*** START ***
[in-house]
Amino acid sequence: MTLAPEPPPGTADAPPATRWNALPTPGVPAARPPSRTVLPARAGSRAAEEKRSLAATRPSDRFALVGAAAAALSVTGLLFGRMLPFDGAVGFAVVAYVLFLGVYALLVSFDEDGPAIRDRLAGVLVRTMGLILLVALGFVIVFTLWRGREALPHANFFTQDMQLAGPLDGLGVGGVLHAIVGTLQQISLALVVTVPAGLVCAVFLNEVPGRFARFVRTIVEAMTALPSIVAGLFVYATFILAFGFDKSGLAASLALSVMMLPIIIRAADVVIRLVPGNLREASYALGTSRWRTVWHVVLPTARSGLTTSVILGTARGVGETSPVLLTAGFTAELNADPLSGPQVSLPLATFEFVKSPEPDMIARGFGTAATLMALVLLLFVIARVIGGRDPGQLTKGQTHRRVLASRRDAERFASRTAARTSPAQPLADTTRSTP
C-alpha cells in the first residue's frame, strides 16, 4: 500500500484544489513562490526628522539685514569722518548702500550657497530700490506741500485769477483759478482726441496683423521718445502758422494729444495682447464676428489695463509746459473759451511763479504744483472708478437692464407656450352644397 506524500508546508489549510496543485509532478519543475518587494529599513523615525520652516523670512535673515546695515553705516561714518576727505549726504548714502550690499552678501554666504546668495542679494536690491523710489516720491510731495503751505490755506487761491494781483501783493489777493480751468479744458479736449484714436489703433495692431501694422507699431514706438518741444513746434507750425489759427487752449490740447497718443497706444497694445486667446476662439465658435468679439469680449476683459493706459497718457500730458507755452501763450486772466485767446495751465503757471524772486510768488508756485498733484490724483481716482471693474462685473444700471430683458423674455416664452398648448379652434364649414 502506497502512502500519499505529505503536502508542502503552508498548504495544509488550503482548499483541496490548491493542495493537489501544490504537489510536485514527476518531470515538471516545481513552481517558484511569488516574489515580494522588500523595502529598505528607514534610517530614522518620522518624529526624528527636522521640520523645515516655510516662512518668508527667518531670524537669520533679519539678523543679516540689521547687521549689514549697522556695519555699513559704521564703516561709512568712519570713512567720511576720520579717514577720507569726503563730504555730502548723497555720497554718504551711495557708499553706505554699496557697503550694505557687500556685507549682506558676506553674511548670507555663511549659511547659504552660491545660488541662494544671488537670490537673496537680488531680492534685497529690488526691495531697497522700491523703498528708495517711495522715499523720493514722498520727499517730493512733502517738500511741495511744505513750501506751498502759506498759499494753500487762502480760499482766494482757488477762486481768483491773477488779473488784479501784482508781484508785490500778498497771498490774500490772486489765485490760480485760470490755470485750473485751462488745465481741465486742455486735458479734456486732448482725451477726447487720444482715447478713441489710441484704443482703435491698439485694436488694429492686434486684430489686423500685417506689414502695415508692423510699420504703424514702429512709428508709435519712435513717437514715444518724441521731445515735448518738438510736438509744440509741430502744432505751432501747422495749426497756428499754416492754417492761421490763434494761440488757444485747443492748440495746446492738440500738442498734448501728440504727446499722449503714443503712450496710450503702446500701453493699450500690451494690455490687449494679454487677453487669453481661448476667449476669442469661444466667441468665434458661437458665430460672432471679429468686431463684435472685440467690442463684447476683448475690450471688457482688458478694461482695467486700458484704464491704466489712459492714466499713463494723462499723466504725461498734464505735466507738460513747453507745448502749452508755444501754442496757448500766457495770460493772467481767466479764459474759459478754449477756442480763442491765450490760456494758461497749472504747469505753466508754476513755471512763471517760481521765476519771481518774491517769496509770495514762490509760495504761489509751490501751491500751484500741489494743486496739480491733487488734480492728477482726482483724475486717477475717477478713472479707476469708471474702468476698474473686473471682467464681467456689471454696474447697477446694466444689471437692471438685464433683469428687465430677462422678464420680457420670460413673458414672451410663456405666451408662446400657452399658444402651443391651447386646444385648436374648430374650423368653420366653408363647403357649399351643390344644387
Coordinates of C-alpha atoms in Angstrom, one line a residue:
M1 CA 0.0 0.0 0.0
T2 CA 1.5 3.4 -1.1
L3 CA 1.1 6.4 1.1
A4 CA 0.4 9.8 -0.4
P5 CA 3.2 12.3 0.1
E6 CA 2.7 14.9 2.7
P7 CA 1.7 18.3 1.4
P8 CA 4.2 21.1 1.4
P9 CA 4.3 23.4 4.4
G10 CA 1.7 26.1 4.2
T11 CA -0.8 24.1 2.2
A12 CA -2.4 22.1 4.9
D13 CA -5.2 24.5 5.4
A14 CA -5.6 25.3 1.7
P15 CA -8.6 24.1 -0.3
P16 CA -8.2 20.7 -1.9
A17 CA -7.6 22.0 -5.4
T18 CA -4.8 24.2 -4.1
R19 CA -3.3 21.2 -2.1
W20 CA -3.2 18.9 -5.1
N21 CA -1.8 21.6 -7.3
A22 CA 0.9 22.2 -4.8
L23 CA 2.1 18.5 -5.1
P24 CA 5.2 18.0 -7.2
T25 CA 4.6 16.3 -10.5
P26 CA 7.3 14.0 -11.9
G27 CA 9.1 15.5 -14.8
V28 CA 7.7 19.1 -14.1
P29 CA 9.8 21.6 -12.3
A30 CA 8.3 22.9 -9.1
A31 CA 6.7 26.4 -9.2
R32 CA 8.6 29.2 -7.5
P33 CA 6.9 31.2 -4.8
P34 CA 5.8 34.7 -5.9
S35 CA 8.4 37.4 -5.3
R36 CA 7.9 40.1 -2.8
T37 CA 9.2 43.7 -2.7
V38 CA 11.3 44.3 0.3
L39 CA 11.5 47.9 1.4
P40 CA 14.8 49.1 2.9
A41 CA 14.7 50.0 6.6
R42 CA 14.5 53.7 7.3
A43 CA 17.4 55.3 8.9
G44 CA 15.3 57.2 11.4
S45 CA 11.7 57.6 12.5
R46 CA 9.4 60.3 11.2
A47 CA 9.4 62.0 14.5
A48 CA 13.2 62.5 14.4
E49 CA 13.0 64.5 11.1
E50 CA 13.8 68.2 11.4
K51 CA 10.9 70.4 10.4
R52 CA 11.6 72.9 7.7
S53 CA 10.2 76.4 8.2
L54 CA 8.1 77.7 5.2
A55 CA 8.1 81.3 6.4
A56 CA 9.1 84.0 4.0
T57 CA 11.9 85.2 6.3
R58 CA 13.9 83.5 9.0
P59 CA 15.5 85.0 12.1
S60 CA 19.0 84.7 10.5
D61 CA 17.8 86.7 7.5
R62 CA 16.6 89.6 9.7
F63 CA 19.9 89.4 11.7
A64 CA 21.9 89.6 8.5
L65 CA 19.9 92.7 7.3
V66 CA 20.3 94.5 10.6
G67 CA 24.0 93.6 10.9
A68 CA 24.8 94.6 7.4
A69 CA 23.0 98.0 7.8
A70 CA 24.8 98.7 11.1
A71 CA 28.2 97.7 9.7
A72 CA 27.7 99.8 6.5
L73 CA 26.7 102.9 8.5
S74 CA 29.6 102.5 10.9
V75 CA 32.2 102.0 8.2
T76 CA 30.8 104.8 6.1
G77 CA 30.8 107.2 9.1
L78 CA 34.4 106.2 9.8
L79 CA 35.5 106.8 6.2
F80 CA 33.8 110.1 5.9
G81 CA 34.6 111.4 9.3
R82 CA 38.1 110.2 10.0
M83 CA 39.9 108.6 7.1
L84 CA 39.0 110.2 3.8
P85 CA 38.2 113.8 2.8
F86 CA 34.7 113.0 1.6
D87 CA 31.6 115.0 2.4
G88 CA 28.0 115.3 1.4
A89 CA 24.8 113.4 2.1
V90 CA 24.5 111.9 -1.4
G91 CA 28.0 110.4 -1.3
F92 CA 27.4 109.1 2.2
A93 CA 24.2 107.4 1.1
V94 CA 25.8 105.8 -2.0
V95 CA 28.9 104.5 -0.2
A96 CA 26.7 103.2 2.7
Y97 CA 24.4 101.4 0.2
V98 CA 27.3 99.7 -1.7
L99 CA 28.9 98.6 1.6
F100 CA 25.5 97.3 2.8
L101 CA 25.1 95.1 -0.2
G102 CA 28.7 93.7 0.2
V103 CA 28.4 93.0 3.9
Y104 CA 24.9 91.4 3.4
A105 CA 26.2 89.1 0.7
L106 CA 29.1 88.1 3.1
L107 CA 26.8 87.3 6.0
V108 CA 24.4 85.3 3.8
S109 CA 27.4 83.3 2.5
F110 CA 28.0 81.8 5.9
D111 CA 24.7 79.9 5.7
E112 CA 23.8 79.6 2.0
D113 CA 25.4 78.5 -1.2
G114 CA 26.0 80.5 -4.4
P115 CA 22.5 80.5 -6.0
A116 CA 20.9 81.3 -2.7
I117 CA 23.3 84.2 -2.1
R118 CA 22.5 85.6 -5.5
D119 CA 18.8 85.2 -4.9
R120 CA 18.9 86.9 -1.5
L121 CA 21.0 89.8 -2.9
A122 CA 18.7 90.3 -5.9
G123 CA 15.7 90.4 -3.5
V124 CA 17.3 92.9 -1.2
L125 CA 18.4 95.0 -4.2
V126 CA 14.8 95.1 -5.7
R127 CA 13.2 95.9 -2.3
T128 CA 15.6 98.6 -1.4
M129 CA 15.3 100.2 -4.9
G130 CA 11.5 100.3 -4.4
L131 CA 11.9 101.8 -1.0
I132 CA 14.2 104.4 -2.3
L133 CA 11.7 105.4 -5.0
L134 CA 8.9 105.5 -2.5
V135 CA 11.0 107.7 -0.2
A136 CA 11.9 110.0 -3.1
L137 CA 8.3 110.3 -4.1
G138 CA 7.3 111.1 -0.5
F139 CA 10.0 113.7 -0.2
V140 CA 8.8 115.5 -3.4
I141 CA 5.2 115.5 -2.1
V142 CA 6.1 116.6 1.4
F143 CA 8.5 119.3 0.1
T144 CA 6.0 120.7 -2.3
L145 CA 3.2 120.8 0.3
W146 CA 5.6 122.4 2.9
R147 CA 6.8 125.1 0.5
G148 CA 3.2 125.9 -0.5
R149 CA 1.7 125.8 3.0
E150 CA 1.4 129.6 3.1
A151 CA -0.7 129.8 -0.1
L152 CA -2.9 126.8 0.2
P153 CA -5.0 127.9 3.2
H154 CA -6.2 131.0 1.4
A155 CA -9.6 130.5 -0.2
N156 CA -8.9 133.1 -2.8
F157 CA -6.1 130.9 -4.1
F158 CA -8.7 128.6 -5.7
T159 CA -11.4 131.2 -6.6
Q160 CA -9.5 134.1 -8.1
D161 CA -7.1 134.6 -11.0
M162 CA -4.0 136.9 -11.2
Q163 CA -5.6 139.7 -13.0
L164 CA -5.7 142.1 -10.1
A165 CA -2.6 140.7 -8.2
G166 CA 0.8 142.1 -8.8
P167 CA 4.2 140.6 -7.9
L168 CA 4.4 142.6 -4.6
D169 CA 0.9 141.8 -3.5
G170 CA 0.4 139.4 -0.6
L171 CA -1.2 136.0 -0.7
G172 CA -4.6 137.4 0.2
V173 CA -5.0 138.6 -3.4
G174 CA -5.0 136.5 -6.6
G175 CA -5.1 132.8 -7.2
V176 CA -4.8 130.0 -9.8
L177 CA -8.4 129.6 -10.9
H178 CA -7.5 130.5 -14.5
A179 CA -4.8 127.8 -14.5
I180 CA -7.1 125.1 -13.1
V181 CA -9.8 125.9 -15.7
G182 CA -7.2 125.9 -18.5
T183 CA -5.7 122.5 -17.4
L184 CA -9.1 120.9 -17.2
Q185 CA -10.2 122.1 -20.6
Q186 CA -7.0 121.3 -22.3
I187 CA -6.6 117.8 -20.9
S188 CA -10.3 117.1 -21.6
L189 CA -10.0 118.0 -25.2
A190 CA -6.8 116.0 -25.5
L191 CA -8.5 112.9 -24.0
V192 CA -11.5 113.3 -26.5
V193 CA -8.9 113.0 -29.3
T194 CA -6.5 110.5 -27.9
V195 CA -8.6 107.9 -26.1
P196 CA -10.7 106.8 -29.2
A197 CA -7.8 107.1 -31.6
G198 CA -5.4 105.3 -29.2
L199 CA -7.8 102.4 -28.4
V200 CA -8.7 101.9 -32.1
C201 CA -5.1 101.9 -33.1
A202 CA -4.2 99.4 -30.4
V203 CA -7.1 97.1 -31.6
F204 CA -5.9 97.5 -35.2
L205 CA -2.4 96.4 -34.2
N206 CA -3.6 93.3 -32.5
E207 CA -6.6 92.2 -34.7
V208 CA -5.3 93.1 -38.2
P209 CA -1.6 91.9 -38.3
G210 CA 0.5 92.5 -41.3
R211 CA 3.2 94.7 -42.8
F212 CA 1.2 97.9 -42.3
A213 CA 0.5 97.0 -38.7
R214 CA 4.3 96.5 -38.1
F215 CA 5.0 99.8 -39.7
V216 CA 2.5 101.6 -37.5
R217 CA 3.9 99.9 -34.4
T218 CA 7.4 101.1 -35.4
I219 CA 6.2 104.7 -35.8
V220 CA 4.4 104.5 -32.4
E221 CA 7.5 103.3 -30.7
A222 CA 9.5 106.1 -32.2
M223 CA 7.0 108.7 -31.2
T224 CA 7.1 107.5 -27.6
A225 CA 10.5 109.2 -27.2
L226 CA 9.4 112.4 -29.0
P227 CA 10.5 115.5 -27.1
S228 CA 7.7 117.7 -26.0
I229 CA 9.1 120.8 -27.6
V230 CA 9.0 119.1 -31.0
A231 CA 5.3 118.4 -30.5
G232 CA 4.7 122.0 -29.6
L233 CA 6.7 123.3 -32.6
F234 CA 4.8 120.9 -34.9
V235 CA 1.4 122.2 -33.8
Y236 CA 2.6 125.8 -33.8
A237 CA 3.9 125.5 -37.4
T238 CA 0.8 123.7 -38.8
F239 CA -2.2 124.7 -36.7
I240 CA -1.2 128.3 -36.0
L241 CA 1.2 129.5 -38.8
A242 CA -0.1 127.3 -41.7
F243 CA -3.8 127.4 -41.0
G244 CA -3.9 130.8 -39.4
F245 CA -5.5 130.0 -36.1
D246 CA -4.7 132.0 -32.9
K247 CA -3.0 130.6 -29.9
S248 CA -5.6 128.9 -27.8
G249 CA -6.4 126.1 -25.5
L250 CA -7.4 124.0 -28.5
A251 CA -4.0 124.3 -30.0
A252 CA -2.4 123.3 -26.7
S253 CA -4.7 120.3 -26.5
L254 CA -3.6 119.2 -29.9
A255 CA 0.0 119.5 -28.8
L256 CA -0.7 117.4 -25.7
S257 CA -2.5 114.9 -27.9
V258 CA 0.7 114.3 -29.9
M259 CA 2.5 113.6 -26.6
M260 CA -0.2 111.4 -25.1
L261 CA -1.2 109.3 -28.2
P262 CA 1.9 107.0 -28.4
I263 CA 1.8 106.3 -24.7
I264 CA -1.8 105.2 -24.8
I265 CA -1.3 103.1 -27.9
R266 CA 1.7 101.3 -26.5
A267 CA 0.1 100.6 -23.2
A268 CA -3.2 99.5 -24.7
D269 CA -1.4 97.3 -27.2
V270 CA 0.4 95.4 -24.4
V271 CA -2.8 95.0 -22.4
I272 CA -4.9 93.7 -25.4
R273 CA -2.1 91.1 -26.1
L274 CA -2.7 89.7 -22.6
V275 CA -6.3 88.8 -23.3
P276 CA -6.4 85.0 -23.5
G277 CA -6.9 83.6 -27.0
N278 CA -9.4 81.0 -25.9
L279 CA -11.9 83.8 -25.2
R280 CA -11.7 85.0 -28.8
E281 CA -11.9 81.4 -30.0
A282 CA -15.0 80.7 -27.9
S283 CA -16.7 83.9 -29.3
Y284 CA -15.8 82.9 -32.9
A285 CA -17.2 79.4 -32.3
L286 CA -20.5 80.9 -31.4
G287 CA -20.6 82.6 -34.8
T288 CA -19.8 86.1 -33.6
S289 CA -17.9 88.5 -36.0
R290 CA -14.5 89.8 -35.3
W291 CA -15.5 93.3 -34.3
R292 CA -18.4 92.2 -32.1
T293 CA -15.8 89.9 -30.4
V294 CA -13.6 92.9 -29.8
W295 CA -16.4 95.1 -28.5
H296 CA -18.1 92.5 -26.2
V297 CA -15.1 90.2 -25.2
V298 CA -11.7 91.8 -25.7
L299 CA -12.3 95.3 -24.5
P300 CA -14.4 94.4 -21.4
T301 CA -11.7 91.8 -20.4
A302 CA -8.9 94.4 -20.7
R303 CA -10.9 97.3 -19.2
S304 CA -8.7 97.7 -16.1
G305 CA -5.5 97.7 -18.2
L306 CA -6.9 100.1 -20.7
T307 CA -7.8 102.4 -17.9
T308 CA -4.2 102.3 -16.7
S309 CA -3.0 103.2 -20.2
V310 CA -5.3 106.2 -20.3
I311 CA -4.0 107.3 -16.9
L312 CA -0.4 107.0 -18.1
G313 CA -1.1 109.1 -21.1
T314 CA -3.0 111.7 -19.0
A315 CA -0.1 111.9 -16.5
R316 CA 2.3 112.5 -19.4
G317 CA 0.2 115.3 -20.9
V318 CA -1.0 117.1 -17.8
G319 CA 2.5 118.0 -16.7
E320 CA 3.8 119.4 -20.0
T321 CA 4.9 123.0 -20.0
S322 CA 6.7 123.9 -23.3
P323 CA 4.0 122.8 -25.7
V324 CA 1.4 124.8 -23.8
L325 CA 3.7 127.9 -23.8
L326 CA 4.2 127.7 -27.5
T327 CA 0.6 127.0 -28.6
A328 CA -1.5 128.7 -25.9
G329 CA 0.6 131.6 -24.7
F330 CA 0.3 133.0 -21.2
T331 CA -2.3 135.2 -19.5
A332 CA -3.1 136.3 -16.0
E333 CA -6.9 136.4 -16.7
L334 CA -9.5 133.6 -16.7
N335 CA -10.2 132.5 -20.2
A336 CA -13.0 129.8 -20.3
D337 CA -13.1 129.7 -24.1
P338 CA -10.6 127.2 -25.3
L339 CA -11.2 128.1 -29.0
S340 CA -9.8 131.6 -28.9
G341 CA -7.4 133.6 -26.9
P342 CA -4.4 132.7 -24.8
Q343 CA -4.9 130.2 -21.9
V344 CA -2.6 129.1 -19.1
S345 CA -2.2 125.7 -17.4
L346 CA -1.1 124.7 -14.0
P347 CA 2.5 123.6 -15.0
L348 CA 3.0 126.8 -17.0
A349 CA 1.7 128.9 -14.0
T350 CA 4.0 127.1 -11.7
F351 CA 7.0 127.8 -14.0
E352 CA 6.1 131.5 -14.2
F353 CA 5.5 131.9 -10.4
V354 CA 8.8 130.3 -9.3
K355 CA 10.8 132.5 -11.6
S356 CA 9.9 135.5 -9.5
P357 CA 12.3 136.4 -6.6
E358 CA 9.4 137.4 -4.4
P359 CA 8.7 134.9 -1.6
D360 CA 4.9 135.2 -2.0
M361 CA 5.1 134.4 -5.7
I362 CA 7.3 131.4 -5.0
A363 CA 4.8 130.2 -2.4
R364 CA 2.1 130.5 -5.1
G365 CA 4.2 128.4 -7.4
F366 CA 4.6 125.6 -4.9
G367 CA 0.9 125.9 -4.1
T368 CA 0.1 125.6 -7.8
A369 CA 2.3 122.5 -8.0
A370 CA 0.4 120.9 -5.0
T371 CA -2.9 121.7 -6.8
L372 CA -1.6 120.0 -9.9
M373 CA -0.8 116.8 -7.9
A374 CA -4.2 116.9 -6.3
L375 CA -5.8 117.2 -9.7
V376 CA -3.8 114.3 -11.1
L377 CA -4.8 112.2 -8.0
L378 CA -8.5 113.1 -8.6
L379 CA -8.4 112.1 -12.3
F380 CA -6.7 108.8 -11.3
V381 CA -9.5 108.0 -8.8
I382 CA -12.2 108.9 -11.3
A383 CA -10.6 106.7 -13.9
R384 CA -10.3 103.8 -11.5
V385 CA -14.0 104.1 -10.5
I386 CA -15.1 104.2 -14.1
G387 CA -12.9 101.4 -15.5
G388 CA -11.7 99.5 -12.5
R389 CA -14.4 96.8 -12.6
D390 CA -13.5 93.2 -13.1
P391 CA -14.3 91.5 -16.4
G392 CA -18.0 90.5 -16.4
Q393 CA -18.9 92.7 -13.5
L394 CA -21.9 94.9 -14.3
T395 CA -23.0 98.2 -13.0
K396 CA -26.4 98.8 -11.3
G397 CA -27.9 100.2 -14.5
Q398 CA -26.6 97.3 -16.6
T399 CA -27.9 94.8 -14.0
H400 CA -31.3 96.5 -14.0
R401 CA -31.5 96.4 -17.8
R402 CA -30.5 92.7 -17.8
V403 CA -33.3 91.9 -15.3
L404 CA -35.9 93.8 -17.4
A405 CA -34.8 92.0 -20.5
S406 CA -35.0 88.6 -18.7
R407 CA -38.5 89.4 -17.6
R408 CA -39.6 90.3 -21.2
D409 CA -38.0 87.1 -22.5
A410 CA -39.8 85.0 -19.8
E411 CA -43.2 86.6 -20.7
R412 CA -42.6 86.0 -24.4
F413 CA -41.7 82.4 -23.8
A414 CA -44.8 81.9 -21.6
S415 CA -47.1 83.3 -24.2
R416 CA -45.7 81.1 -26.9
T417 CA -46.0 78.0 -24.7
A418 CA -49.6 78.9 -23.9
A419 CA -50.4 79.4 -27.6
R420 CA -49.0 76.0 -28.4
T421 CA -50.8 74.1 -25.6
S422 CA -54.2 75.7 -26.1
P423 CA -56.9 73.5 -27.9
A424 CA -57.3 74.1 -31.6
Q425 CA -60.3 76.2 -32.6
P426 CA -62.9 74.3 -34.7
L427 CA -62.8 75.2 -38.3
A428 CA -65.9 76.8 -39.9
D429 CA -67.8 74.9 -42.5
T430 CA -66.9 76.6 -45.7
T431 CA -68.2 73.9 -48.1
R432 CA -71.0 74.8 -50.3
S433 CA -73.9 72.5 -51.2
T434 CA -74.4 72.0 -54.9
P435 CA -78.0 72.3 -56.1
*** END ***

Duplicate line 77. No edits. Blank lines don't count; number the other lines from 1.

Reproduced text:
L73 CA 26.7 102.9 8.5